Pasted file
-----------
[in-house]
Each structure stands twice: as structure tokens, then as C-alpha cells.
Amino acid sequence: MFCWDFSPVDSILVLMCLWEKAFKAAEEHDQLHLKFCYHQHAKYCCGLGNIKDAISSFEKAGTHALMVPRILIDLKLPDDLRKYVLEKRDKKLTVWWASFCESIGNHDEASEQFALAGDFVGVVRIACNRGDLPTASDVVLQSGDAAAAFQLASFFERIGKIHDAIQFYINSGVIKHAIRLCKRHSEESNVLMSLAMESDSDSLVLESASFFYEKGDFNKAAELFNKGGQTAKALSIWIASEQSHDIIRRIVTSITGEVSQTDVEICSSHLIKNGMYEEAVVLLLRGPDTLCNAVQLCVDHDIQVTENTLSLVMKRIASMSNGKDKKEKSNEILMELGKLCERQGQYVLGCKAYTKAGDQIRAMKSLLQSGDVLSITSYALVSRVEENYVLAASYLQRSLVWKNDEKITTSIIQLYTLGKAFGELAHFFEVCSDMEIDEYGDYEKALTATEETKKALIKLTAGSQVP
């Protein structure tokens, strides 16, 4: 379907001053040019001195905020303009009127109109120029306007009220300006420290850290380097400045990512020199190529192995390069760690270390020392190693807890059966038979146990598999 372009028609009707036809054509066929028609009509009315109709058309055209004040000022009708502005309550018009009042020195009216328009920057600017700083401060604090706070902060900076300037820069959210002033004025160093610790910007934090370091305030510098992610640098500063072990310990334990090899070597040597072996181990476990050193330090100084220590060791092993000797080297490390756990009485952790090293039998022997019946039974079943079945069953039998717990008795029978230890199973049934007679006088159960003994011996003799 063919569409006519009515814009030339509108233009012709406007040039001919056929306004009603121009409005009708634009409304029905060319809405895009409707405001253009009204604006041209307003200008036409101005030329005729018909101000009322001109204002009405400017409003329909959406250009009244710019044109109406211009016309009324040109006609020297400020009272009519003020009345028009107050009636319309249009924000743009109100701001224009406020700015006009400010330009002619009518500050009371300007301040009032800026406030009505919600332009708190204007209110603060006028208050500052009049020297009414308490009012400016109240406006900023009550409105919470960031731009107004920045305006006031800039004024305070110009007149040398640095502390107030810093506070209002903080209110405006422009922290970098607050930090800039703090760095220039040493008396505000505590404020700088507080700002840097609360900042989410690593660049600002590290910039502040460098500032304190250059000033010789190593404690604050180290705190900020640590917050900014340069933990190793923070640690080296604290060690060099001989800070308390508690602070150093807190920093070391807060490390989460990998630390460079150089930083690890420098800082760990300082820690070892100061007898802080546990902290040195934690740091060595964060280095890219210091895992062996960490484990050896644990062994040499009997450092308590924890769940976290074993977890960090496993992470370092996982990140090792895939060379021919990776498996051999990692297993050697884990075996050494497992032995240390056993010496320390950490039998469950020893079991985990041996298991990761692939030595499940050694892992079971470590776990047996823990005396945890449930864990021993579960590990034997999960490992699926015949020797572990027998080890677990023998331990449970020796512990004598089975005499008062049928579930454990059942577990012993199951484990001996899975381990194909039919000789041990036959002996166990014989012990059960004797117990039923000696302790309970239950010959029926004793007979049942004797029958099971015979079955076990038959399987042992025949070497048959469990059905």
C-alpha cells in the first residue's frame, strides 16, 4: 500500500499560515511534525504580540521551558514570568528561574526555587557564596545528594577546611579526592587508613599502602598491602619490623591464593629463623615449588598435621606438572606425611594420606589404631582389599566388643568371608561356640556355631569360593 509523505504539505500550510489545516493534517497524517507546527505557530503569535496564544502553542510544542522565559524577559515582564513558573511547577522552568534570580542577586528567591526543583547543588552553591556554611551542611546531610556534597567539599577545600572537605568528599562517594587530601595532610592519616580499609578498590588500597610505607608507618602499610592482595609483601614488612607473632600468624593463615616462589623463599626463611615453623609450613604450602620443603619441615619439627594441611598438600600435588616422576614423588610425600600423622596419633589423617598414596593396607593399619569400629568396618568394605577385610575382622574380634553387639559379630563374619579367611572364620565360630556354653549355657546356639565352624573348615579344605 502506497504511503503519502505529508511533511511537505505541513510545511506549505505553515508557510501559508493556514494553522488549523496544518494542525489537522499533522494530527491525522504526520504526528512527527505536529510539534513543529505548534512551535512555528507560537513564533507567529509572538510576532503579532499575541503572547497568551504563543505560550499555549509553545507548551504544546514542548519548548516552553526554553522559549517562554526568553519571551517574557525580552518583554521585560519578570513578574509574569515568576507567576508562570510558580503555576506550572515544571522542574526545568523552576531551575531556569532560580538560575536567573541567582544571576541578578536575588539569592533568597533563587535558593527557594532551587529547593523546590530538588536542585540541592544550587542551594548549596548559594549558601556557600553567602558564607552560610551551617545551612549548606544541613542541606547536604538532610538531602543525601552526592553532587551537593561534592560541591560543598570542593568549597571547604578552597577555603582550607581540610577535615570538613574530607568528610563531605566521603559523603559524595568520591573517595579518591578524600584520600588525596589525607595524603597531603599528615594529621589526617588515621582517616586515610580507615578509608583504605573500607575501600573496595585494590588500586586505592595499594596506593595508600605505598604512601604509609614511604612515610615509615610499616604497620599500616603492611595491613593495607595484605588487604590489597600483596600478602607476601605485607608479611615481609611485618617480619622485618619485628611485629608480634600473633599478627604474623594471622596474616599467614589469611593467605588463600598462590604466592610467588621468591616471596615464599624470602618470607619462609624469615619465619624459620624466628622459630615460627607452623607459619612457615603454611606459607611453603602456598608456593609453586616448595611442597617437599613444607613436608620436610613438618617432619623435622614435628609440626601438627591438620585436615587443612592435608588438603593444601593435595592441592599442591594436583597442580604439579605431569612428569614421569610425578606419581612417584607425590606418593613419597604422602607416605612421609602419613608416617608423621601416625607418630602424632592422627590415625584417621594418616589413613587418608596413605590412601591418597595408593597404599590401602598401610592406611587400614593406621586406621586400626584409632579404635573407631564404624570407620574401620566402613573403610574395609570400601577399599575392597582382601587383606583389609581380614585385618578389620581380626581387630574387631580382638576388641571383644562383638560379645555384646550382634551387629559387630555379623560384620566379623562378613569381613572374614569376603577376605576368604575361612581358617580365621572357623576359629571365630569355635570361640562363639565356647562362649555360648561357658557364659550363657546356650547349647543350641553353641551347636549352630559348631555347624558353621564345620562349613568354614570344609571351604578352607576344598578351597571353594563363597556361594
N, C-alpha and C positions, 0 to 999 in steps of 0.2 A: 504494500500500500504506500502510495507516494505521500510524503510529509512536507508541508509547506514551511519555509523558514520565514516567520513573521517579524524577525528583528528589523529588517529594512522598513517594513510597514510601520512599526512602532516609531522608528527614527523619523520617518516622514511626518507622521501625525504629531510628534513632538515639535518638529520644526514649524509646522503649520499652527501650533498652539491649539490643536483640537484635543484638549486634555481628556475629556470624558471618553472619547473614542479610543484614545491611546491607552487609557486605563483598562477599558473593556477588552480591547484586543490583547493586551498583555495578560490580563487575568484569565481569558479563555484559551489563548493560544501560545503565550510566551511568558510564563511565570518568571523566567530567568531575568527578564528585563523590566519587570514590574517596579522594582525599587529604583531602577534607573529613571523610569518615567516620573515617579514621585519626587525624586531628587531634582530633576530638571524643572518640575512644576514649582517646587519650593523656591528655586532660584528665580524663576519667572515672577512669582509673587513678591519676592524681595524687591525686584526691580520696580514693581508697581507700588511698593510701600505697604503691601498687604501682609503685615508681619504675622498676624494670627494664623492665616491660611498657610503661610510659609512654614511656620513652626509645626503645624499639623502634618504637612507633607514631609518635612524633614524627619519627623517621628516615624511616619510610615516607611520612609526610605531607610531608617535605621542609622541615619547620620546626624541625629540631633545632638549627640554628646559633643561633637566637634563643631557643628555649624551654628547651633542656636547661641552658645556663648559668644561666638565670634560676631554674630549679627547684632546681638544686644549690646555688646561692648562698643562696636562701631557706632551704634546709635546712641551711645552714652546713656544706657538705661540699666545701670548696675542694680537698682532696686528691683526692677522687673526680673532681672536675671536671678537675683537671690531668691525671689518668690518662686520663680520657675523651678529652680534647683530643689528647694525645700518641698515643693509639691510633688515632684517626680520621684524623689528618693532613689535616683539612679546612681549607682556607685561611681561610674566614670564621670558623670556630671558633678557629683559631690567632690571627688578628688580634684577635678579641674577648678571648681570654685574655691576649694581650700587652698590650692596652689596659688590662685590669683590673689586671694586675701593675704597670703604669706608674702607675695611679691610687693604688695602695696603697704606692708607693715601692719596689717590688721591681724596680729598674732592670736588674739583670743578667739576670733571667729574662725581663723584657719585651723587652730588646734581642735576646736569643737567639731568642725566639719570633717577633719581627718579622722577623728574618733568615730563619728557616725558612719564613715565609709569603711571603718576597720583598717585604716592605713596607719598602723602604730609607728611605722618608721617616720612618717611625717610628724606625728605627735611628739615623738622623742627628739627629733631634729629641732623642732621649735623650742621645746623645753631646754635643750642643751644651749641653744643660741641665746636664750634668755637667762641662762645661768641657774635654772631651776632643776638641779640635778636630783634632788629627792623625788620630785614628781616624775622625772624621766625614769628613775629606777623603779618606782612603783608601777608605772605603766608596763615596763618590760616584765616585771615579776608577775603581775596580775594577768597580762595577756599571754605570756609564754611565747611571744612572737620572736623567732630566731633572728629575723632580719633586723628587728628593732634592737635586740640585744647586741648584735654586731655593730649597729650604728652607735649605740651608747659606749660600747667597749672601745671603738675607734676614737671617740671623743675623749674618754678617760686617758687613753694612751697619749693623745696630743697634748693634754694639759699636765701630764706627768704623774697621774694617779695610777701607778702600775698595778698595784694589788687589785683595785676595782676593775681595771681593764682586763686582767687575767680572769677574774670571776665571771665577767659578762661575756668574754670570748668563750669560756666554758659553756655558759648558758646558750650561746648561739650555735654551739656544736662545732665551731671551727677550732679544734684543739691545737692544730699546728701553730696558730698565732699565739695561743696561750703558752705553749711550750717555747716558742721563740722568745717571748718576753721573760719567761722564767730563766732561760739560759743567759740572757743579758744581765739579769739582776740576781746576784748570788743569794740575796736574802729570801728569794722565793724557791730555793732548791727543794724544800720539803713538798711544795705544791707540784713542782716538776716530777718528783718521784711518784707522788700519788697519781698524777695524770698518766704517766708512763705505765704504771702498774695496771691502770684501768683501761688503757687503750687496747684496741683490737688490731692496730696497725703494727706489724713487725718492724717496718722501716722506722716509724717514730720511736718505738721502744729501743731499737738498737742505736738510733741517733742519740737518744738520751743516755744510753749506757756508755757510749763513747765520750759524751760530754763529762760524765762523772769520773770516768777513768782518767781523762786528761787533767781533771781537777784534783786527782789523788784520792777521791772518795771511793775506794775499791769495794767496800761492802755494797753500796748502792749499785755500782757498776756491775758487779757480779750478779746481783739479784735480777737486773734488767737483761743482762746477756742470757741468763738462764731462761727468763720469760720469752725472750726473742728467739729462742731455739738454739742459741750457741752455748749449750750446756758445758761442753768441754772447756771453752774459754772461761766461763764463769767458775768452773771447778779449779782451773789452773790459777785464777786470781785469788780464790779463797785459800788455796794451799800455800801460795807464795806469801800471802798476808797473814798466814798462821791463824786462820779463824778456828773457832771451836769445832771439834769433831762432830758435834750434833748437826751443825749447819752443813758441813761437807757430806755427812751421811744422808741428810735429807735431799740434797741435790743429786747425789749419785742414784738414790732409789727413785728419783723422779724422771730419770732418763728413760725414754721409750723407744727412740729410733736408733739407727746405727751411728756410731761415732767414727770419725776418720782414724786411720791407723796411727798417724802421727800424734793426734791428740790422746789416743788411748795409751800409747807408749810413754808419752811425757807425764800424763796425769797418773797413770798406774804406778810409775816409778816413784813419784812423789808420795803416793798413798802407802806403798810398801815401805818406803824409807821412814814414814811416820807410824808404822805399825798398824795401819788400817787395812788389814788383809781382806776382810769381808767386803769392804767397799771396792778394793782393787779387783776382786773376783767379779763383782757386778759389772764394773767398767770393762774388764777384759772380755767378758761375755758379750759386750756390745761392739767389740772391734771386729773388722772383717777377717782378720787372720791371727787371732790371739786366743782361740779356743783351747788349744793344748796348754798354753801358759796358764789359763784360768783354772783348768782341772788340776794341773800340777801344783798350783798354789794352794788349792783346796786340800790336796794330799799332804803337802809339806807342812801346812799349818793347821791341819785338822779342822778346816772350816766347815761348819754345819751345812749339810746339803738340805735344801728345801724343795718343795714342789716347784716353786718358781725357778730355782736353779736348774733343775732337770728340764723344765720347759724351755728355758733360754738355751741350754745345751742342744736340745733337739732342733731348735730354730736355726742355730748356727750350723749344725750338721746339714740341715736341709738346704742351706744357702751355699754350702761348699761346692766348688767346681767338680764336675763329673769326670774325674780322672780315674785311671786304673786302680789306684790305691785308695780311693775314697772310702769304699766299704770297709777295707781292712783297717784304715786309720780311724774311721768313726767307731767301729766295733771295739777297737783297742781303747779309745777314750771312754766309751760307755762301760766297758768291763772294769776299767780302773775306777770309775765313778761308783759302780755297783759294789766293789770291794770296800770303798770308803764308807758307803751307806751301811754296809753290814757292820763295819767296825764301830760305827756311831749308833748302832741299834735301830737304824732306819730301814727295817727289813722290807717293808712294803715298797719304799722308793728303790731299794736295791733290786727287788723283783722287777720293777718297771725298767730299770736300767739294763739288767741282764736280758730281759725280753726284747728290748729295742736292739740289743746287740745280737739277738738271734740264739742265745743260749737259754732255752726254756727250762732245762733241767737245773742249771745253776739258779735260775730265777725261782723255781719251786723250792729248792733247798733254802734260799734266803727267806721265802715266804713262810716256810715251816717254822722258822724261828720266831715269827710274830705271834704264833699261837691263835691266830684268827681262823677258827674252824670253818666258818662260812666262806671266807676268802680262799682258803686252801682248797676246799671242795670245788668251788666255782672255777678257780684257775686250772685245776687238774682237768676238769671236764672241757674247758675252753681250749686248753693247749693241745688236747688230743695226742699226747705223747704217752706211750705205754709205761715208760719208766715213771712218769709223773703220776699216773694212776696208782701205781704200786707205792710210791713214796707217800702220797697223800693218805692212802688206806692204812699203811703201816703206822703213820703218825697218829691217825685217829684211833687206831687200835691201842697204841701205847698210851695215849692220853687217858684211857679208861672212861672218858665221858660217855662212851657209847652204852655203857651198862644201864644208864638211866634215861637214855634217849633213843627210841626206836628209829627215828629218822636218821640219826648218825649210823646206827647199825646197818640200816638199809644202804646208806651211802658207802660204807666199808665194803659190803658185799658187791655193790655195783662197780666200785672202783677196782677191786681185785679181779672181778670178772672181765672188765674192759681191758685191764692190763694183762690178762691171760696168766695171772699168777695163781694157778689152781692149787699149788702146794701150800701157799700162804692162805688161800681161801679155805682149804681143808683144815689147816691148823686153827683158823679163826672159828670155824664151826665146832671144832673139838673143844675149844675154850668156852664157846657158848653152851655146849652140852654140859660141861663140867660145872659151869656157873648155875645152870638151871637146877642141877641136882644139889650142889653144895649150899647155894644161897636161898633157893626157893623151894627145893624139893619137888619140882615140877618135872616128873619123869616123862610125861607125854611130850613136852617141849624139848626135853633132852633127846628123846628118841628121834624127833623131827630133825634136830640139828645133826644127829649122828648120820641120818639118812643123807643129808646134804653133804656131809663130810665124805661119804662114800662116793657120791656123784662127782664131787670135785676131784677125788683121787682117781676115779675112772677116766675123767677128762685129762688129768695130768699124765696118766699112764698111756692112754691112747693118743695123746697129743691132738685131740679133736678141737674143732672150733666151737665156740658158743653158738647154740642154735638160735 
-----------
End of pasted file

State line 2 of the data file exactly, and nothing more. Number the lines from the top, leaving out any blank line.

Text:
Each structure stands twice: as structure tokens, then as C-alpha cells.